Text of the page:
Will America’s Healthcare Change for Good Due to COVID-19?

COVID-19 could bring long-term changes to healthcare.

COVID-19 could bring long-term changes to healthcare.

As of October 2020, COVID-19 has claimed over 200,000 lives and cost millions of jobs in the U.S. Beyond creating a “new abnormal” in daily life, the pandemic is prompting many changes throughout the country’s healthcare infrastructure – including doctors, hospitals, insurance companies, and pharmaceutical manufacturers.

With the coronavirus continuing to spread, it has exposed weaknesses in the country’s healthcare system, forcing those on the front lines to make unimaginable choices and deliver treatment using untested technology. While many areas of society will undoubtedly return to normal after this crisis passes, it’s now clear that the response to COVID-19 could bring long-term changes in how care is delivered and managed. Here are some examples of what the healthcare system could look like after the pandemic:

  • Accelerating the Move to Telemedicine

Telemedicine is certainly not a new phenomenon. But healthcare leaders, administrators, doctors and other medical professionals agree that Covid-19 has pushed the inevitable telemedicine revolution forward by a decade.

  • Moving from Traditional Employer-Based Health Insurance

With most employers looking to reduce costs, many see companies moving to health reimbursement arrangements, or HRAs, to replace traditional employer-paid insurance plans. While giving employers more cost-certainty, HRAs may offer employees more flexibility. No matter – traditional healthcare insurance provided by employers will be changing in one form or another.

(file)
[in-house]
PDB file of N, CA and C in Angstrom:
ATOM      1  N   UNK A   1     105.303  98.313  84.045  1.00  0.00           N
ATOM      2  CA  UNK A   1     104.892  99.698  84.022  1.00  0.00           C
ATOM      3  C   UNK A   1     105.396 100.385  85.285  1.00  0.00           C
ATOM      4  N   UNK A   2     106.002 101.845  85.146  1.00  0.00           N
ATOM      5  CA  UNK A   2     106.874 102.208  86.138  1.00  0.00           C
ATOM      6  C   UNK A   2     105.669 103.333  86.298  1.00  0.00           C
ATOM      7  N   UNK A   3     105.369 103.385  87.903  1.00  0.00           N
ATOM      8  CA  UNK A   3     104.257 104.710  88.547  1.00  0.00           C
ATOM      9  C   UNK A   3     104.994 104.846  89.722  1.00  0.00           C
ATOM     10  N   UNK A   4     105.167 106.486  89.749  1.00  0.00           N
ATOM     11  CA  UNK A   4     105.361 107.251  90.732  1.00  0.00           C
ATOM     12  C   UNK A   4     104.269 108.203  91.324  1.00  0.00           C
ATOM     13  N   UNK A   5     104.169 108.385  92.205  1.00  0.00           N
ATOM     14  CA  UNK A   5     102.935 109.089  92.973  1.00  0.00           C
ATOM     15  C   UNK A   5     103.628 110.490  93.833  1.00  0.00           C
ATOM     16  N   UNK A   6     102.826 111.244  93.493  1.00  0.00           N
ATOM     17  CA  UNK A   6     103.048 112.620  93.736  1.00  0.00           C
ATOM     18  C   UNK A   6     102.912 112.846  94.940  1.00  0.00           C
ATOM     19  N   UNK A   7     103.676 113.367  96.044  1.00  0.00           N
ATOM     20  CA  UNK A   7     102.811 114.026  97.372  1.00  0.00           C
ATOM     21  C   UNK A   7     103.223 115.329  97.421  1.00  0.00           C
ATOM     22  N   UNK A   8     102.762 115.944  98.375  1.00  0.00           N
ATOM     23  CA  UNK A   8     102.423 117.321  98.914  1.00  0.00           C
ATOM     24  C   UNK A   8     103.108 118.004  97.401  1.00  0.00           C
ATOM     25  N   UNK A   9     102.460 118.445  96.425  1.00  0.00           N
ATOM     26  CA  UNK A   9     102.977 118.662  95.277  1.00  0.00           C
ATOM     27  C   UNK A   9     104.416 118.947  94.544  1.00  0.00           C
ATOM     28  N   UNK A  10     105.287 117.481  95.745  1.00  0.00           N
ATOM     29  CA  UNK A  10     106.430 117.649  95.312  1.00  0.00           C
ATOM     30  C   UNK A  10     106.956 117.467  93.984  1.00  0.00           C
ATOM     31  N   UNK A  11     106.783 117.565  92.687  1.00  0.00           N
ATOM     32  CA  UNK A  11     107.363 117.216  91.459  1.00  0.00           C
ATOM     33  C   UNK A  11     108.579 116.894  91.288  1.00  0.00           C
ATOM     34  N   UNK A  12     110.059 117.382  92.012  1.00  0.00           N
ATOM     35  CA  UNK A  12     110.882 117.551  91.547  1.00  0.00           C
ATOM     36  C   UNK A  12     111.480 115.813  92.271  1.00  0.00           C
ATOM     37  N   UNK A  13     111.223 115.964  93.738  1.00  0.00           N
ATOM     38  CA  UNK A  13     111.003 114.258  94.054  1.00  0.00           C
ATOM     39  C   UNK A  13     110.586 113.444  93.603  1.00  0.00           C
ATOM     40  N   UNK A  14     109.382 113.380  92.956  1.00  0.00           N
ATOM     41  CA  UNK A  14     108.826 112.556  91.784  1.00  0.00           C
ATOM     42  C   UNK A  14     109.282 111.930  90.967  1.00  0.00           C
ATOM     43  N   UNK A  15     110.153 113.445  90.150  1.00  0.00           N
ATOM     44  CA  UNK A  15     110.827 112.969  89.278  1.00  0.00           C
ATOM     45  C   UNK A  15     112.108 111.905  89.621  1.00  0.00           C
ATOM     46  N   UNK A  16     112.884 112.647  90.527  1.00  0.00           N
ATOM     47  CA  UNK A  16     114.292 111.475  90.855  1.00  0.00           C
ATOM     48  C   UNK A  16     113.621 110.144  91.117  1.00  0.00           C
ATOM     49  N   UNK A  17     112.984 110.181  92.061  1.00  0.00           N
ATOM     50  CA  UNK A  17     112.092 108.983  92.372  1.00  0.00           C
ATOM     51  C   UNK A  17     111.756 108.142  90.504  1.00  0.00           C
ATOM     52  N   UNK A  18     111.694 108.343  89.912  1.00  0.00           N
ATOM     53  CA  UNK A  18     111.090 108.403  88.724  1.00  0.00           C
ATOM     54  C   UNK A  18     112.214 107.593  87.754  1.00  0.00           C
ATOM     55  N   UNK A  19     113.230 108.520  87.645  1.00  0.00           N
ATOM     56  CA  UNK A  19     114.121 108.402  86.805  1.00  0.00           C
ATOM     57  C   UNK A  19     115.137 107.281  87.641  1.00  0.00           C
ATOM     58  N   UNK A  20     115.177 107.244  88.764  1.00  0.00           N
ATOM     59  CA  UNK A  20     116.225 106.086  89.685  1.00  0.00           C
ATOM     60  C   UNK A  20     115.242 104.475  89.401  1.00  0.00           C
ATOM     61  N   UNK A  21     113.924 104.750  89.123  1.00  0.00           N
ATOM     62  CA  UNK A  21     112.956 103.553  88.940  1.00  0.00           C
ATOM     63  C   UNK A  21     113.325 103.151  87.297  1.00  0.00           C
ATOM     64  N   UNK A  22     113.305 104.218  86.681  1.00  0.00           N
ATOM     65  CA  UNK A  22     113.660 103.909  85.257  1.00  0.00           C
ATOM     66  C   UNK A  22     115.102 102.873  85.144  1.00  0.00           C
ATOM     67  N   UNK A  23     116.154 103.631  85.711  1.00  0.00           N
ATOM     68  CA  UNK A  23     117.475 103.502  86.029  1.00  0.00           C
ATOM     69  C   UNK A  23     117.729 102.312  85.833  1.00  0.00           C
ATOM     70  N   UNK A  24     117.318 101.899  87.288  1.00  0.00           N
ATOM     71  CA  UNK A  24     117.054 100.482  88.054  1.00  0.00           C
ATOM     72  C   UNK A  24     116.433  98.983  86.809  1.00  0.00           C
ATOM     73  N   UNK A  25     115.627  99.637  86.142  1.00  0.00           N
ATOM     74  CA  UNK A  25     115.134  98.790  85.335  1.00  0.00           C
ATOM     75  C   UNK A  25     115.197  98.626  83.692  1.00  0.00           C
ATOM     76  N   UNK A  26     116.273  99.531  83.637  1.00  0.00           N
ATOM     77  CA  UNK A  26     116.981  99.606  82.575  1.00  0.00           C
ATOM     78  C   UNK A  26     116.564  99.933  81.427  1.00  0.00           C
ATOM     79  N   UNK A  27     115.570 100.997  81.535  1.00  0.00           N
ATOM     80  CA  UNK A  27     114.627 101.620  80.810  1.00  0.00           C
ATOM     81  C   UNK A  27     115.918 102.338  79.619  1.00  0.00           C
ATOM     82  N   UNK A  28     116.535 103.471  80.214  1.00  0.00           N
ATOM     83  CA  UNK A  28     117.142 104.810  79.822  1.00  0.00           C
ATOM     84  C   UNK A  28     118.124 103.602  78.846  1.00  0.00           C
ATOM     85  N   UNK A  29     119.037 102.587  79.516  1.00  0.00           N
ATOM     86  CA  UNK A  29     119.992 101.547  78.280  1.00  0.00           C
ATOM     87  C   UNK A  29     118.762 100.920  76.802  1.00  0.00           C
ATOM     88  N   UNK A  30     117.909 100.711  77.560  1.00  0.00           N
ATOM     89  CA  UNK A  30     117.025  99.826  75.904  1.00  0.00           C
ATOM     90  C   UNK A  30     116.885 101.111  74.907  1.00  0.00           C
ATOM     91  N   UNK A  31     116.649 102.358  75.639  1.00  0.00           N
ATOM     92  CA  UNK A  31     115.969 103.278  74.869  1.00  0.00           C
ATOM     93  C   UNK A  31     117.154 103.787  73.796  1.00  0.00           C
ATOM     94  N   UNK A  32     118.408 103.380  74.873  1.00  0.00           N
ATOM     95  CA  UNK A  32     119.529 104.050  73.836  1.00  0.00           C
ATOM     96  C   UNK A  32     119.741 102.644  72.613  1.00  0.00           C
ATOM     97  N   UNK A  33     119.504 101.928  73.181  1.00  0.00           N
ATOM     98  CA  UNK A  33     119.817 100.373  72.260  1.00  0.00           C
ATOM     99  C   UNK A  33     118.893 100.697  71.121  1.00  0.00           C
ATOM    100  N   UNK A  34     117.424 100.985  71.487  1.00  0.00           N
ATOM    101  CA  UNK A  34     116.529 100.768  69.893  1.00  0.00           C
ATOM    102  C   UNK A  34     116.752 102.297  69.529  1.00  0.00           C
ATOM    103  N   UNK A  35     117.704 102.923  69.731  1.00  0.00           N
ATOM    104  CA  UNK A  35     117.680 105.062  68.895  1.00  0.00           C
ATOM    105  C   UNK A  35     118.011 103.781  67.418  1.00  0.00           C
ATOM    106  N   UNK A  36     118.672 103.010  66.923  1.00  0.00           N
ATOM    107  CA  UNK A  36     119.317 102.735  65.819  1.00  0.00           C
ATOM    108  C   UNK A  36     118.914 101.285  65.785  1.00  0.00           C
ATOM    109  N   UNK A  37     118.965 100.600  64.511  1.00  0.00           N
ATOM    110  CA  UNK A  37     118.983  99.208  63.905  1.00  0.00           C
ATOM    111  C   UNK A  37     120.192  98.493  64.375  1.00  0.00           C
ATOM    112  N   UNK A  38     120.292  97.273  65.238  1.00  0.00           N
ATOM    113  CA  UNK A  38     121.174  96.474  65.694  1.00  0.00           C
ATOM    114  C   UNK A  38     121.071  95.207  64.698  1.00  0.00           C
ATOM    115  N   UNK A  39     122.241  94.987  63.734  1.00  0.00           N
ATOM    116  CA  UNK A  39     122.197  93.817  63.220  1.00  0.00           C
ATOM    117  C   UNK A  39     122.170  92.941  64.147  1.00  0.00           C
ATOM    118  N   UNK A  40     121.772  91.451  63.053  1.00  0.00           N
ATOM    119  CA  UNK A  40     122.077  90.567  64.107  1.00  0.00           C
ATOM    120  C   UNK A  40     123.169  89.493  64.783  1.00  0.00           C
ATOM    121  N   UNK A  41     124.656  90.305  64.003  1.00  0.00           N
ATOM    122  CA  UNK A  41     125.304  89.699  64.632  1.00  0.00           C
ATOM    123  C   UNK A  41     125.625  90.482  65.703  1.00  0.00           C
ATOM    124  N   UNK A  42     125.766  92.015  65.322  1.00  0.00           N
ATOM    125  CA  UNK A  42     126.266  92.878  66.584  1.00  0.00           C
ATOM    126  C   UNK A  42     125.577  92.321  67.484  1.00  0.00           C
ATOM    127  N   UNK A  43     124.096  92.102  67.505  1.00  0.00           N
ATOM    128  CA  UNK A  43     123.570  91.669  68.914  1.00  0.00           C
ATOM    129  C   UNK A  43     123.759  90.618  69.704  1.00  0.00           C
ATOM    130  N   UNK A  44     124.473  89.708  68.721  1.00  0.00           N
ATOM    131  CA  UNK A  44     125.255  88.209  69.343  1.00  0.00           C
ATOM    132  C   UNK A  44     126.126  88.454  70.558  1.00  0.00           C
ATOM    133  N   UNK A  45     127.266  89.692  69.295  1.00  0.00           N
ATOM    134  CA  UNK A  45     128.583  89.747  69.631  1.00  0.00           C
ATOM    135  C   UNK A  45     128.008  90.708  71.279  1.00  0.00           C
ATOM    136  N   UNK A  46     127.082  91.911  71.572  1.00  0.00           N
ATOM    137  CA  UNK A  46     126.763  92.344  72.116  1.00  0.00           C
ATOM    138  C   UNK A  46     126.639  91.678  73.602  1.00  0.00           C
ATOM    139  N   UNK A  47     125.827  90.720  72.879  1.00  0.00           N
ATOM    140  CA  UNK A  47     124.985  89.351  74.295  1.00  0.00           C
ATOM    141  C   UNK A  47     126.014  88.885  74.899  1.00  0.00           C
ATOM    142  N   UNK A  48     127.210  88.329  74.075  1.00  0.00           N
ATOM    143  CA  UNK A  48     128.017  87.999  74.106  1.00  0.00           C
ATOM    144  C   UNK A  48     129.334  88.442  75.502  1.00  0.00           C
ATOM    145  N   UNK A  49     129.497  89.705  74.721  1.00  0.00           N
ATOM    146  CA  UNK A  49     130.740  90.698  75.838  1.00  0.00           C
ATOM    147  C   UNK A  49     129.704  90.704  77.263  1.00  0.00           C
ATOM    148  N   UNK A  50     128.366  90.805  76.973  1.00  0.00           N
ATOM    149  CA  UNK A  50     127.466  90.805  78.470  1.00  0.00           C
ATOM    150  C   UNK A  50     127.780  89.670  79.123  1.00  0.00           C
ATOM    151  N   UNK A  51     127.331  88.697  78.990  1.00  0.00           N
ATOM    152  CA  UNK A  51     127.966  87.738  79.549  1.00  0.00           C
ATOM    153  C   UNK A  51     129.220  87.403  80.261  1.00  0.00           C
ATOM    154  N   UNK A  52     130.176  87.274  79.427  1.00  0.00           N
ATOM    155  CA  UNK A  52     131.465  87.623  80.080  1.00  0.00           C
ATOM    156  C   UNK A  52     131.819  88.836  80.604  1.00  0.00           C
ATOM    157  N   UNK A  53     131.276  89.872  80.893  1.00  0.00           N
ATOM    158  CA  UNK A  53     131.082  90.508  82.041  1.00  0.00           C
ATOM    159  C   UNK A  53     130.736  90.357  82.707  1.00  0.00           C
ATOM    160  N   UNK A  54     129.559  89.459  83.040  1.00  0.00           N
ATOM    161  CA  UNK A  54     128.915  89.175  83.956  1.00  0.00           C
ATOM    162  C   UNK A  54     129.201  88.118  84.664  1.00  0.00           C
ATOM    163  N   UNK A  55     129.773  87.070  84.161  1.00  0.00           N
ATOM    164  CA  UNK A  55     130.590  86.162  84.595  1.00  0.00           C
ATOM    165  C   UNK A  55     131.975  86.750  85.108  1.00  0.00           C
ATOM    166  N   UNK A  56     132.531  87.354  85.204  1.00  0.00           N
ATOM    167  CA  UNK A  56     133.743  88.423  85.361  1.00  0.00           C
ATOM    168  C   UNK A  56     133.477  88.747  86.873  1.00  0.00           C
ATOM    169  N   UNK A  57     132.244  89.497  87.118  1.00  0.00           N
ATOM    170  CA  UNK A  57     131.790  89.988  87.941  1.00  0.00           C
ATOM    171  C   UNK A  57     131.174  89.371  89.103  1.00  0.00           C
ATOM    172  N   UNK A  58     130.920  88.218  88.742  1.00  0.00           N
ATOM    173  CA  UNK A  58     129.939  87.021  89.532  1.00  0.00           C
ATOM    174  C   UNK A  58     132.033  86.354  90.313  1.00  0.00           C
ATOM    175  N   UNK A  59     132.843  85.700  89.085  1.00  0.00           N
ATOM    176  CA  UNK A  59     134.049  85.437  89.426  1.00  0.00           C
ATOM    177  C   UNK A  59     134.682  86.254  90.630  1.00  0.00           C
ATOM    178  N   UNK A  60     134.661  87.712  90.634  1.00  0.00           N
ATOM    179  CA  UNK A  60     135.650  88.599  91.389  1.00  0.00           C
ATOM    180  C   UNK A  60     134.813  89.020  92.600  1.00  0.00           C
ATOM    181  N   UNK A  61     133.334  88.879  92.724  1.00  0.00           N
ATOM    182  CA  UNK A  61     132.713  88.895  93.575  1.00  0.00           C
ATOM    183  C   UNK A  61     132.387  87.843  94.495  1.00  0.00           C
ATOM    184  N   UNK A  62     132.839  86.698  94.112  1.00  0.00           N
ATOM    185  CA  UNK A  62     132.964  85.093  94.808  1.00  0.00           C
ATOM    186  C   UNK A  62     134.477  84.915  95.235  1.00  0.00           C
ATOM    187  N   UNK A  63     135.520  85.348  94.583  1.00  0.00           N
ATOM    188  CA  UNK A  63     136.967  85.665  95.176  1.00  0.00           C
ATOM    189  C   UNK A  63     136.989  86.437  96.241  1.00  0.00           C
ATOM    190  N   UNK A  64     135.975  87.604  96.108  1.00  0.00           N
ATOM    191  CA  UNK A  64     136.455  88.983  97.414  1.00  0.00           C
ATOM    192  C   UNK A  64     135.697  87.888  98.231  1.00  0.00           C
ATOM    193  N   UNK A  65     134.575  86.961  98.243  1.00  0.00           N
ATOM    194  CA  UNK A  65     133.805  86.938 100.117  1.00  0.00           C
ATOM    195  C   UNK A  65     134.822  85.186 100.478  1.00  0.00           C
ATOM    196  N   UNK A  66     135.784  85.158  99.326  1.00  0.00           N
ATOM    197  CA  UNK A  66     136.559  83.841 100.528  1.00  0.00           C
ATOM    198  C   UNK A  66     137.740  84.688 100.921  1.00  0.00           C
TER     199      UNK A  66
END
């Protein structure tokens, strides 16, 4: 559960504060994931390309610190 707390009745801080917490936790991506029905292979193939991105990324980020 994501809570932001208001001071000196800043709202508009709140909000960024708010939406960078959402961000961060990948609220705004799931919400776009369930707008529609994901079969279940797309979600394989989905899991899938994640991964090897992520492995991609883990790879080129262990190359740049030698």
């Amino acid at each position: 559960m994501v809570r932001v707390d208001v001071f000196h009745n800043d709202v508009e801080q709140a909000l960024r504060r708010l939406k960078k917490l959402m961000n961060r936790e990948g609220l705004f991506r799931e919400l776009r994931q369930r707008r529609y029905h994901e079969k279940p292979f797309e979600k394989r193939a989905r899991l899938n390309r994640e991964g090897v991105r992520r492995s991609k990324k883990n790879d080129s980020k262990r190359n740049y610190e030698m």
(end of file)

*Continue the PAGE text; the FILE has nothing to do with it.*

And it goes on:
• Replacing Nursing Homes and Assisted Living Facilities with Home Health Aides

Since the beginning of the pandemic, deaths in nursing homes and long-term care facilities have accounted for over one-third of COVID-19 fatalities. While these facilities can provide consolidated services and around-the-clock medical care, for many, the idea of housing aging loved-ones in such potentially unhealthy quarters may have lost its appeal. This could lead to increased demand for home health aides, house calls, and in-person medical services. All delivered to elderly Americans who have little interest in living with dozens or hundreds of others.

  • A Push Toward Greater Drug Affordability

Some health experts see the pandemic as a chance for the pharmaceutical industry to rehab its reputation as they work at a breakneck pace to provide treatments and vaccines to combat the coronavirus. With millions of Americans newly out of work, high drug prices could pose a huge barrier to care. COVID-19 has raised new questions about how the U.S. prices drugs and many experts say the pandemic may provide leverage for the government to finally exercise negotiating power on drug prices.

  • Ramping Up Healthcare Preparedness

COVID-19 has already prompted calls for a dramatic scaling up of the country’s disaster readiness workforce at the Federal level. Currently, there are several proposals to increase the healthcare workforce in times of emergency, including creating networks of retired doctors, trained practitioners who no longer work in medicine, and even advanced medical students to participate in the medical equivalent of the National Guard.

A Final Word

America’s hospitals and health systems have stepped up in unprecedented ways to meet the challenges of COVID-19. These challenges have created historic financial pressures for America’s hospitals and health systems. While the pandemic will not be here forever, the COVID-19 pandemic has brought into focus the need for long-range healthcare reforms that promote better and more affordable healthcare for all.

Sources:

https://www.nejm.org/doi/full/10.1056/NEJMp2000821

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